Are Muslims in Britain an ethnic, racial or religious minority?
Press release issued: 31 January 2008
A new study by Bristol University examines 30 years of government legislation and landmark legal rulings to consider the impact of these issues on racial and ethnic minorities.
What kinds of discrimination legislation is there to protect people who are disadvantaged by involuntary identities? What is the thinking behind these protections and what is their outcome?
A new study by Bristol University examines 30 years of government legislation and landmark legal rulings to consider the impact of these issues on racial and ethnic minorities, and finds that current approaches frequently treat anti-Muslim prejudice with less seriousness than other forms of discrimination.
The research is published in the latest issue of Patterns of prejudice.
The study, The politics of voluntary and involuntary identities: are Muslims in Britain an ethnic, racial or religious minority?, by Dr Nasar Meer, Research Associate in the Department of Sociology and the Centre for the Study of Ethnicity and Citizenship, reveals that legal formulations of race and racism often ignore how Muslims are discriminated as a racial minority.
Britain has taken a mainly gradual approach in outlawing discrimination based on gender, race and ethnicity, disability, age, sexual orientation, as well as encouraging the monitoring of institutional under-representation among such groups.
Legislation has been introduced successively according to the political climate of the day, but case law has established precedents in the application of race relations legislation to prevent discrimination against some religious minorities, namely Sikhs and Jews, in a way that has not been extended to Muslim minorities because they have not been recognised as an ethnic or racial grouping within the use of the Race Relations Act (1976) (amended in 2000 and 2003).
When legislation was proposed to deal with part of this inconsistency, it was successfully resisted on the grounds that Muslims choose their religion and are seeking protection of their beliefs.
The study finds that this was a mistaken objection based on the view that because racial and ethnic identities are involuntary or ‘natural’, they deserve protection while religious identities are voluntarily held and therefore undeserving of protection. The study also found this distinction does not stand up to scrutiny because it ignores the social operation of race and racism.
Dr Meer argues that categories of race and ethnicity should neither be accepted as the natural order of things nor be immune to variations that emerge out of social contingencies, and that we need to distinguish between the right to religious freedom and the right to non-discrimination.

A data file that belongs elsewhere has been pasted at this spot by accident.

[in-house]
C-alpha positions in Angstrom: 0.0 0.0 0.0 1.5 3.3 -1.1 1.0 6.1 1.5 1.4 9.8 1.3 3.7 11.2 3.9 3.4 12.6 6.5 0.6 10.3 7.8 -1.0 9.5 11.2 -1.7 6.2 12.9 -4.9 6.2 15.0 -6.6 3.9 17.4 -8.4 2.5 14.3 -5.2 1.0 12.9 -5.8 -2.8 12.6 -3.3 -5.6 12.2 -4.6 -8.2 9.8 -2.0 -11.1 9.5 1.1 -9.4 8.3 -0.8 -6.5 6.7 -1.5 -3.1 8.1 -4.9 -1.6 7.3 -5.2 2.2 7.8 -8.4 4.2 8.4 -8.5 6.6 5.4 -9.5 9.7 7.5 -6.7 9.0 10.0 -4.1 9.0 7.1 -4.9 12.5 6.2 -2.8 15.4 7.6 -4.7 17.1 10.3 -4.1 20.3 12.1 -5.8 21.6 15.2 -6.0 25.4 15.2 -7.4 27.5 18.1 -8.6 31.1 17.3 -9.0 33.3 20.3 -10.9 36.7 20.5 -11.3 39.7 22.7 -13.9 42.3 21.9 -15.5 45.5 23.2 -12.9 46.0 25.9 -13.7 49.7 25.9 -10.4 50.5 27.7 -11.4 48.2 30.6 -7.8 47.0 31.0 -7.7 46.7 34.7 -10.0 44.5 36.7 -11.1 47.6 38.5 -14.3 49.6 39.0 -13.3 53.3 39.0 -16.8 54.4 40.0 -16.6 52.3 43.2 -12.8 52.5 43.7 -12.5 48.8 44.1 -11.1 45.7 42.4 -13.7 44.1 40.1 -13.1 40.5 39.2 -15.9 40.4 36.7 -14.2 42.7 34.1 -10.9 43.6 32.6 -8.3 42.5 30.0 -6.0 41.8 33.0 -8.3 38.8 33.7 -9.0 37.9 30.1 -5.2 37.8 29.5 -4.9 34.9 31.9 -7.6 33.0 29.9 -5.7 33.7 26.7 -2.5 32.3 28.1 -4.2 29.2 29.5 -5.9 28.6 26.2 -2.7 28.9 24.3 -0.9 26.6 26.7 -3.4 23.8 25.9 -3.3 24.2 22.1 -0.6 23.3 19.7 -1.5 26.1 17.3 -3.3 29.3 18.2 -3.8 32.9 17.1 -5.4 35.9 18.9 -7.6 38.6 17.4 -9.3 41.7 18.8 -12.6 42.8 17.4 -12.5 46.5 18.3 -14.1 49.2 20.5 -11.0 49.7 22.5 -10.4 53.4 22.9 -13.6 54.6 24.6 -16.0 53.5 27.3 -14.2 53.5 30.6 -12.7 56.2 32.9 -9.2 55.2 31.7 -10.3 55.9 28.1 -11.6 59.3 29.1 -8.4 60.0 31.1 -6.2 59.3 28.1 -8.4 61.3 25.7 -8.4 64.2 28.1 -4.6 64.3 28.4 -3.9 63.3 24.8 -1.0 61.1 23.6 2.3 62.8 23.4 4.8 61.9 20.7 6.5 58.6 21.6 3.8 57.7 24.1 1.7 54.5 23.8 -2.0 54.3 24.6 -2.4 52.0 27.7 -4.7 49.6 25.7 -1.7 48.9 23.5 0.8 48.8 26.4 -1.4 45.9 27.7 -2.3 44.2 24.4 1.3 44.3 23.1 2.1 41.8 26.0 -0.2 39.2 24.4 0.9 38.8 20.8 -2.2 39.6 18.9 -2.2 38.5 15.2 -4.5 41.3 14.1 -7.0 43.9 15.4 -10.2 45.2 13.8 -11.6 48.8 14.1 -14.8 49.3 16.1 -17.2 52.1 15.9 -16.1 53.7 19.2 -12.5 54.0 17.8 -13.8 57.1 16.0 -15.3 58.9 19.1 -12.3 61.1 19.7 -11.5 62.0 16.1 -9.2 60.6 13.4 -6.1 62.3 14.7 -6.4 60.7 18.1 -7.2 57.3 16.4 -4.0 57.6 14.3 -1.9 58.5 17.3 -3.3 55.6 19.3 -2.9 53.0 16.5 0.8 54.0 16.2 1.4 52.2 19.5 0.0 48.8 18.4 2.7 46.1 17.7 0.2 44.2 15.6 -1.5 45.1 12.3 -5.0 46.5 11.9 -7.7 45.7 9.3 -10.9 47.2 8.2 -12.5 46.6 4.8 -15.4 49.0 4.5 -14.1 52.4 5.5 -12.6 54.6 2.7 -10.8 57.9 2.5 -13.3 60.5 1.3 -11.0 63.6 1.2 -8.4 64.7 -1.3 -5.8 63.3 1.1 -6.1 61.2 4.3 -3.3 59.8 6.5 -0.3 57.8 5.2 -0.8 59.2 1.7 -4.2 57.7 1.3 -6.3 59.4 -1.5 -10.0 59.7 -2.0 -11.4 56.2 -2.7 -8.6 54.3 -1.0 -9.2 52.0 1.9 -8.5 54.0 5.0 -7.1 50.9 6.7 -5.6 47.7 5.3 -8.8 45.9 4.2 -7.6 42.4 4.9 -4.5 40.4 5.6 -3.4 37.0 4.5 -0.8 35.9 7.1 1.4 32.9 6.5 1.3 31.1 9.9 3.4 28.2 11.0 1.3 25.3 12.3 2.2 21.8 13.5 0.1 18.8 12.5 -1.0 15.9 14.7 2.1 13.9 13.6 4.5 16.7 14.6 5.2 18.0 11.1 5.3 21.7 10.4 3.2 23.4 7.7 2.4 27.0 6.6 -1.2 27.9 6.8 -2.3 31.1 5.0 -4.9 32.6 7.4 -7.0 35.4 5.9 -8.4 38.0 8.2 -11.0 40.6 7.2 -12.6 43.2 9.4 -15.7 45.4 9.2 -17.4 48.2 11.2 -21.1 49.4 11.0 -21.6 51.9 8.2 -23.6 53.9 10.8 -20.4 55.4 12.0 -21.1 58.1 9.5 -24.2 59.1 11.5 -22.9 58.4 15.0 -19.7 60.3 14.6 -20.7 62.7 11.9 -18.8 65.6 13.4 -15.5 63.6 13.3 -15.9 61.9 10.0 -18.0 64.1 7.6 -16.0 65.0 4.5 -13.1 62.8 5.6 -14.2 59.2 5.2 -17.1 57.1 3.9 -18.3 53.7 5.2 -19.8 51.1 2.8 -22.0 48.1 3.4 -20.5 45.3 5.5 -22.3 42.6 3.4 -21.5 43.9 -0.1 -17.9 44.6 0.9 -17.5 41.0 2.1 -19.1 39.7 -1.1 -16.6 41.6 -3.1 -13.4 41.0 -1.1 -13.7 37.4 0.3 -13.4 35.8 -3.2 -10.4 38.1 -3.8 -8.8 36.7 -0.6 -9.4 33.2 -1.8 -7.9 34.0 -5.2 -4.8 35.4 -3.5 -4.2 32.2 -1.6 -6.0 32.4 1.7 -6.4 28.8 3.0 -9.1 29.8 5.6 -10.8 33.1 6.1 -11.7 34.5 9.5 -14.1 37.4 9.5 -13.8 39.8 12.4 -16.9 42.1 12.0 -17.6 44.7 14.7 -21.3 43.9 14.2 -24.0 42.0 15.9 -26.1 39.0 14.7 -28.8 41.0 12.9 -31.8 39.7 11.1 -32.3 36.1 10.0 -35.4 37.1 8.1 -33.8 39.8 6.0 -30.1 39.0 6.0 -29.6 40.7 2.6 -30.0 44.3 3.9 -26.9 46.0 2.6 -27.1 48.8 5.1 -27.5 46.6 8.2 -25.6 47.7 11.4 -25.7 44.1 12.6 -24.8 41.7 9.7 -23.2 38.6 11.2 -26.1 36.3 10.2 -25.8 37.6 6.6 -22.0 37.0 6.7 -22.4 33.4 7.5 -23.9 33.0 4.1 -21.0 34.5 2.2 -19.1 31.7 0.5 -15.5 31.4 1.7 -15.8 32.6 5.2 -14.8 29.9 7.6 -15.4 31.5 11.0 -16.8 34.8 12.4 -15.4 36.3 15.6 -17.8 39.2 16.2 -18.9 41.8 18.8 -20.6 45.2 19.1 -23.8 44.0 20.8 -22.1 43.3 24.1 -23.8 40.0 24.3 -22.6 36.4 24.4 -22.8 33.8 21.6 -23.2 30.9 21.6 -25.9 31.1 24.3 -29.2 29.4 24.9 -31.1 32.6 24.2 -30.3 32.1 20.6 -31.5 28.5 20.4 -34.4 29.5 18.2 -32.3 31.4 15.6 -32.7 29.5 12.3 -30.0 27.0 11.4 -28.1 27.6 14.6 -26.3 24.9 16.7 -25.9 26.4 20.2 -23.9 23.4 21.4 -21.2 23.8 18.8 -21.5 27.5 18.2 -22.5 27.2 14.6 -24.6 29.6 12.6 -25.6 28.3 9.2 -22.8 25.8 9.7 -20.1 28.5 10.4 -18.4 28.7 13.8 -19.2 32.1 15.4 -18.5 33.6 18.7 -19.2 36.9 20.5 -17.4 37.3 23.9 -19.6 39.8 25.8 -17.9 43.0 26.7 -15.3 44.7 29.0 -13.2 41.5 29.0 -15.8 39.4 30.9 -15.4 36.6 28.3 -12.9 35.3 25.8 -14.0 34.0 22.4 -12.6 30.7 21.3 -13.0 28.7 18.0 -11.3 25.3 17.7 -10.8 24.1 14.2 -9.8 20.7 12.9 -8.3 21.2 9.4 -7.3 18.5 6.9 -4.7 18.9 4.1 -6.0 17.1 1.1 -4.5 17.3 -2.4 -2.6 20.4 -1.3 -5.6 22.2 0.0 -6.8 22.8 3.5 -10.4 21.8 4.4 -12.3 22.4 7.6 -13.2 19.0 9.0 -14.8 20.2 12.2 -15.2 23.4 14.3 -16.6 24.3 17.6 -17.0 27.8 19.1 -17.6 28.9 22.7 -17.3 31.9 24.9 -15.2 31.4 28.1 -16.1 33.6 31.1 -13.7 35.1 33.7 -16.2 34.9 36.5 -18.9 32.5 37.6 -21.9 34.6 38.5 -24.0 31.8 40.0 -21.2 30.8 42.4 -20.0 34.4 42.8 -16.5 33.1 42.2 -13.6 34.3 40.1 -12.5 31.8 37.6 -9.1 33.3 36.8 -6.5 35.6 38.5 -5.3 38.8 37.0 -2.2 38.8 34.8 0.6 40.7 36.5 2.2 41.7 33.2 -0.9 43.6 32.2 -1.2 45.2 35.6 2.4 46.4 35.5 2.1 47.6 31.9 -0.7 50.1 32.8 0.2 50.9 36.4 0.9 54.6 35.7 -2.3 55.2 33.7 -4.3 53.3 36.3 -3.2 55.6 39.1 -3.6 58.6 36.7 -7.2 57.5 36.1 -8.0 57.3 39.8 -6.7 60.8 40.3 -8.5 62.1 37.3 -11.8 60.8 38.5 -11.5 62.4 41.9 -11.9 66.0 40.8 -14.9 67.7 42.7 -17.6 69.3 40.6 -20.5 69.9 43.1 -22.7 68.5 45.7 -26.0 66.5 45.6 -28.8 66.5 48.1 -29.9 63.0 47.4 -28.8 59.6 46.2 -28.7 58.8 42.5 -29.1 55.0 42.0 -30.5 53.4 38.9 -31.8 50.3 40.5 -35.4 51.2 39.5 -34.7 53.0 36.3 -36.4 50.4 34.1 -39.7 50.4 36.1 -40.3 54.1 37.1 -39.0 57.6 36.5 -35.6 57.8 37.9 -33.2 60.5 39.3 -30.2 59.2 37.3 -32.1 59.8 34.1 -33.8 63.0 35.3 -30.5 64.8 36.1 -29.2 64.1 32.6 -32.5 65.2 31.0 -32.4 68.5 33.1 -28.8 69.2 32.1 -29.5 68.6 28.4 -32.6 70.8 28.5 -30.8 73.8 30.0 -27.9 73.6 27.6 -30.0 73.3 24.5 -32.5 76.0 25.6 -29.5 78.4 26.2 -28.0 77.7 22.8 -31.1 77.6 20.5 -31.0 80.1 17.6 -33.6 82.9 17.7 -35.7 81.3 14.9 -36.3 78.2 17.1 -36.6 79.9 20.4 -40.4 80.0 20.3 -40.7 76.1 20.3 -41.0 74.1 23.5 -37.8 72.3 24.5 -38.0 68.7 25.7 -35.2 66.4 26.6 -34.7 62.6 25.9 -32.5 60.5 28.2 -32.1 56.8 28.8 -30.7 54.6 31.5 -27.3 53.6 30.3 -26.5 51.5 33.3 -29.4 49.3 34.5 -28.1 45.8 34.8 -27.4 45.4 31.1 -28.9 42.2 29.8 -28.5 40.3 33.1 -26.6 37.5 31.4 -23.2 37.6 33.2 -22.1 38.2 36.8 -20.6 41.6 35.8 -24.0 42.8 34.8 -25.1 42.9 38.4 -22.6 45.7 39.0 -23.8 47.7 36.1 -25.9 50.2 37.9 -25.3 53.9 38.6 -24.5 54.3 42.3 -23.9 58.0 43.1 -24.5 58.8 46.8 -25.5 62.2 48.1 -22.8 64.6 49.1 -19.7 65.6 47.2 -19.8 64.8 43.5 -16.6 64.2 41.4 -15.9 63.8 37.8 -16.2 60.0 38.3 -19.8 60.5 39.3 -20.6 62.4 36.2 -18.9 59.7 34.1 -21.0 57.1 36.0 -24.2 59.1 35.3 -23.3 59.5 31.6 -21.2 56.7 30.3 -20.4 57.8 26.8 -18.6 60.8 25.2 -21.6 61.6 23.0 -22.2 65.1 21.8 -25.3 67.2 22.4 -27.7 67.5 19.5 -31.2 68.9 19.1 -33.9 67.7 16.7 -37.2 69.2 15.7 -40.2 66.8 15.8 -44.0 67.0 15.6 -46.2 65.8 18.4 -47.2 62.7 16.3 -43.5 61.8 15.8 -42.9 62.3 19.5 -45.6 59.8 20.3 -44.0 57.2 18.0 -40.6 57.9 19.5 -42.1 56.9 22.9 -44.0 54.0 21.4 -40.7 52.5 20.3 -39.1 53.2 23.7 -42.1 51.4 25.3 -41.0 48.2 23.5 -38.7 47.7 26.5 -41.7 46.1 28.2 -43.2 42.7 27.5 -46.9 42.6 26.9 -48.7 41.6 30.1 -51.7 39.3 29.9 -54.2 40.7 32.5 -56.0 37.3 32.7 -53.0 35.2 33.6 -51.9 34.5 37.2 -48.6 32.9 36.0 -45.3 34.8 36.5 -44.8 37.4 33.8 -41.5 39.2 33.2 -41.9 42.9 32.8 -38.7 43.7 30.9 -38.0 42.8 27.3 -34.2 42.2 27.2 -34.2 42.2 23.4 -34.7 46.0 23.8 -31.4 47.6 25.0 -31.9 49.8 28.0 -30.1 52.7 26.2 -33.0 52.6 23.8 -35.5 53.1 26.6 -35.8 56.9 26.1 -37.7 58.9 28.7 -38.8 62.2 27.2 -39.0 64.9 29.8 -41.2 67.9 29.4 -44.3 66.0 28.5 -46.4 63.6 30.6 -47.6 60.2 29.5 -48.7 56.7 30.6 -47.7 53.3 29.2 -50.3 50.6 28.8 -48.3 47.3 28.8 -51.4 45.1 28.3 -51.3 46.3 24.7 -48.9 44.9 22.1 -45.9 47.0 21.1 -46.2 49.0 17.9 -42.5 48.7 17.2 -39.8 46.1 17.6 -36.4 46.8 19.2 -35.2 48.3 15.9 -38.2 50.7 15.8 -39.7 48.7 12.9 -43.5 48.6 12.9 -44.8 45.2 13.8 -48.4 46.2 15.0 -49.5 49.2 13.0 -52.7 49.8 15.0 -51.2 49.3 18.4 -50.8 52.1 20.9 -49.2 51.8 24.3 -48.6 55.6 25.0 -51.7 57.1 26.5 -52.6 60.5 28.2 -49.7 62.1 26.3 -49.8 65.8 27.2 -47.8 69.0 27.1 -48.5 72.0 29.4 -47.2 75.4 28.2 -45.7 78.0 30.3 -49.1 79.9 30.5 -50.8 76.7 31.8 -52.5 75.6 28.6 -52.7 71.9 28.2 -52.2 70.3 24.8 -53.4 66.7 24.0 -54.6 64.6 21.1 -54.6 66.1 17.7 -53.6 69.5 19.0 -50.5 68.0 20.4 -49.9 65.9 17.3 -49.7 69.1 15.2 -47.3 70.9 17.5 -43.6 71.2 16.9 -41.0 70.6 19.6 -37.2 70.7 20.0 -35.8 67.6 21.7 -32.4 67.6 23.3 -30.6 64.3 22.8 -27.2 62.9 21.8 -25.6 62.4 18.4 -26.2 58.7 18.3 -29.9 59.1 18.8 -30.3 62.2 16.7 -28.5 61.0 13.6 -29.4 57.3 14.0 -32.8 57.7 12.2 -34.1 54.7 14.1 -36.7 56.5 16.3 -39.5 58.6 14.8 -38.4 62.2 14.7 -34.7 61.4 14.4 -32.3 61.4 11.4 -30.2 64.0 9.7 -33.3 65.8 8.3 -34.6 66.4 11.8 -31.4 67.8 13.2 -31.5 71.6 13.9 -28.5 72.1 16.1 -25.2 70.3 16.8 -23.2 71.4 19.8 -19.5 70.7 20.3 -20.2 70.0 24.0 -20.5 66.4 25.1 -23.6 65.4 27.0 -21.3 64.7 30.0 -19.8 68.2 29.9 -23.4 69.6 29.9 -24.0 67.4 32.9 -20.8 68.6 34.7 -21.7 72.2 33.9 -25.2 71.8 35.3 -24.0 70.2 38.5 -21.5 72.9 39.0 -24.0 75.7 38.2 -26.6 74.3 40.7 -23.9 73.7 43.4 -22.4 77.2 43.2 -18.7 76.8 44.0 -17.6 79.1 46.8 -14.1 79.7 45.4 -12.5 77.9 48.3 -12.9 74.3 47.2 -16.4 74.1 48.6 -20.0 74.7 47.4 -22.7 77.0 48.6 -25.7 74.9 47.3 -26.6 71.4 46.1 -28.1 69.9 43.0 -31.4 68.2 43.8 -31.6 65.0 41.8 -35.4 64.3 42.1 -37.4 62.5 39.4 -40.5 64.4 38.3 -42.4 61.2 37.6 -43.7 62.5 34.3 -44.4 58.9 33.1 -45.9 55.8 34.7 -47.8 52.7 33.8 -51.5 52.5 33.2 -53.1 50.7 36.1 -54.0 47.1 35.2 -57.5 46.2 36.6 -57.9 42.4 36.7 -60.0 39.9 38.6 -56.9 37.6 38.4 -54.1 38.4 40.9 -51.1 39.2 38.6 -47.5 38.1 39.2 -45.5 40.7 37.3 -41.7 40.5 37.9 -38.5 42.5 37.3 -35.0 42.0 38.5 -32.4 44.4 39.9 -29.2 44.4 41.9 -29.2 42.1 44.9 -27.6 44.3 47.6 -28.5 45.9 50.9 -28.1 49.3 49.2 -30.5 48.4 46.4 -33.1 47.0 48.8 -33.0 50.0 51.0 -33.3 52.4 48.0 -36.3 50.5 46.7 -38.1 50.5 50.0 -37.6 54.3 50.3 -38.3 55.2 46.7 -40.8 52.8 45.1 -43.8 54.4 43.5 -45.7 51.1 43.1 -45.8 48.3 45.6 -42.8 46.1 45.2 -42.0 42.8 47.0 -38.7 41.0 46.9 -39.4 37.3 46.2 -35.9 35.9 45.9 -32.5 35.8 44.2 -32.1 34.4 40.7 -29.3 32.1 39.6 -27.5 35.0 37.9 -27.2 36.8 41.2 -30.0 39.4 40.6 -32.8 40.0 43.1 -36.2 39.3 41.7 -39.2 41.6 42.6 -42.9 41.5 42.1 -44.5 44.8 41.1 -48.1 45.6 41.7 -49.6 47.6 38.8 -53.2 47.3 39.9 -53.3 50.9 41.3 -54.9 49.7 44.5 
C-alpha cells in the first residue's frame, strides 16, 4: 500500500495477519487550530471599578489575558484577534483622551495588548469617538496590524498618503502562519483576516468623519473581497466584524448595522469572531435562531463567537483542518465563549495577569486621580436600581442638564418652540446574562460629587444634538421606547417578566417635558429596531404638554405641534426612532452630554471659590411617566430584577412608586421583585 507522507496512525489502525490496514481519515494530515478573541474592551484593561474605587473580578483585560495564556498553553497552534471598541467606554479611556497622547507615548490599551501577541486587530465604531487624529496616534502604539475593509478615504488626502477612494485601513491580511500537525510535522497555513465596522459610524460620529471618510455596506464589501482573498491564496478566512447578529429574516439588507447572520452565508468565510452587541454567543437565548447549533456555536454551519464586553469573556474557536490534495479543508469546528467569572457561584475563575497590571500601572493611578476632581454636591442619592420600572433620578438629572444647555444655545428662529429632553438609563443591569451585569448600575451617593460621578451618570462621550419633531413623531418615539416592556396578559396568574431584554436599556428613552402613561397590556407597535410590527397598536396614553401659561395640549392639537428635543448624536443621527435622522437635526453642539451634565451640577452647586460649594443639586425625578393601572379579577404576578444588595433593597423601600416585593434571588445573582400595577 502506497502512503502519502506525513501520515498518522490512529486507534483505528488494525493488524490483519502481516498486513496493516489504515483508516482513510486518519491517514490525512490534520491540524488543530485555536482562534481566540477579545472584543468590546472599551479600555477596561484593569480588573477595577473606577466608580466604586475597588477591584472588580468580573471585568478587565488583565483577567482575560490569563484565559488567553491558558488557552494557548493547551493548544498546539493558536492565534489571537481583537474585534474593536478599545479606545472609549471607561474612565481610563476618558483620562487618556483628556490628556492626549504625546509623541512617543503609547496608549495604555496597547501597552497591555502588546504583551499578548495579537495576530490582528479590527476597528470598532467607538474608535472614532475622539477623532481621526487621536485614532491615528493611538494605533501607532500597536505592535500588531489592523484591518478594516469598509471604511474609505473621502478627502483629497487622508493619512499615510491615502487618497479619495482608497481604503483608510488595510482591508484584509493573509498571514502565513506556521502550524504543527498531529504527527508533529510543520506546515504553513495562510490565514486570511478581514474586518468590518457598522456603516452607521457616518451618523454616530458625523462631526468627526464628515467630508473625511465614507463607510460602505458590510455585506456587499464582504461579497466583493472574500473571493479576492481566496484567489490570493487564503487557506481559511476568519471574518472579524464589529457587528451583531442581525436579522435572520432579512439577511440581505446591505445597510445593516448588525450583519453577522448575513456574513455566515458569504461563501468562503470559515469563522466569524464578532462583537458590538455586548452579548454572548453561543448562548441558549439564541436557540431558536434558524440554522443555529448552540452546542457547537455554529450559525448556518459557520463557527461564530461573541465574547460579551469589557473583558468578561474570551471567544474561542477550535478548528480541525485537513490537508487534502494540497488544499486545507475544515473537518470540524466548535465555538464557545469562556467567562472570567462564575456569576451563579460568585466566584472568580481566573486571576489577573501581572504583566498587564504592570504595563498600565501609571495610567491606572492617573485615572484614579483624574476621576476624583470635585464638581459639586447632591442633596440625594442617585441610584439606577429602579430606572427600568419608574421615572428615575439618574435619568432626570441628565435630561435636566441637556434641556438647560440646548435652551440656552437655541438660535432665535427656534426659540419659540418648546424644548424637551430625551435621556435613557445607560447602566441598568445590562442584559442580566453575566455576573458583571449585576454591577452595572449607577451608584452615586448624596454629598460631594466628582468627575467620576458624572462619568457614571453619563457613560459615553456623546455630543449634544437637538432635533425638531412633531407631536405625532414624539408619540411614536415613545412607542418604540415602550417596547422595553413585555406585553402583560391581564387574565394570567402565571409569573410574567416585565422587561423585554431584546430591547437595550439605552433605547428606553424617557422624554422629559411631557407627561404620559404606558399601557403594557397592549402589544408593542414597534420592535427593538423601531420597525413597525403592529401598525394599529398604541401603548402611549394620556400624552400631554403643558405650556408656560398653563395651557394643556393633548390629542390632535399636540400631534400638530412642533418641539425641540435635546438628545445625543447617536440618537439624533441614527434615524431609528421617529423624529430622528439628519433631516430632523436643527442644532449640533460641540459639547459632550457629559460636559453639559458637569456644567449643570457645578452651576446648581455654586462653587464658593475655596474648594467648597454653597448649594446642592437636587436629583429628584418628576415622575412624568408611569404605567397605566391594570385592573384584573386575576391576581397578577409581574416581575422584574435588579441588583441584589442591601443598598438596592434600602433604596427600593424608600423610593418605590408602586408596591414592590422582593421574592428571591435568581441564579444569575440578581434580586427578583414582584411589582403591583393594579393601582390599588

Dual distinctions between race and religion particularly flounder when it is recognised that many British Muslims report a higher level of discrimination and abuse when they appear ‘conspicuously Muslim’ than when they do not. The increase in personal abuse and everyday racism since 9/11 and the London bombings, where the apparent ‘Islamic-ness’ of the victims is the central reason for the abuse, regardless of the truth of this presumption (resulting in Sikhs and others with an ‘Arab’ appearance being attacked for ‘looking like Bin Laden’), suggests that racial and religious discrimination are much more interlinked than the current use of civil and criminal legislation allows.
The study explains that a ‘Muslim’ appearance, whether or not the individual is Muslim, can cause contempt as an indication for all things Muslim or Islamic. Existing provisions have meant that when a third party (or an entire group) has encouraged an attacker to assault a Muslim on a bus or train because they are wearing a hijab, beard, tunic or turban, or walking from a mosque, for example, they cannot be prosecuted in the same way that inciters of racial hatred can be. The study highlights examples of far-right incitement of racial hatred that has routinely passed un-prosecuted because the Crown Prosecution Service (CPS) has had to meet a radically greater burden of proof in its prosecution of anti-Muslim incitement.
Dr Nasar Meer, commenting on his research, said: “The identity we are assigned with can be a powerful force in shaping our own self-concepts, and this seems particularly true for British Muslims in the current climate of acute objectification and attention, which makes the issue of ‘choosing’ a Muslim identity much less straightforward.
“While on the one hand any legal formulation needs to enable sufficient agency to allow Muslims, and any other minority, to self-define; on the other hand, the term ‘Muslim’ can also be used as a way of categorising certain people, and creating social formations and definitions which those people do not control. Legal definitions of racial discrimination must become more open to this sociological reality.”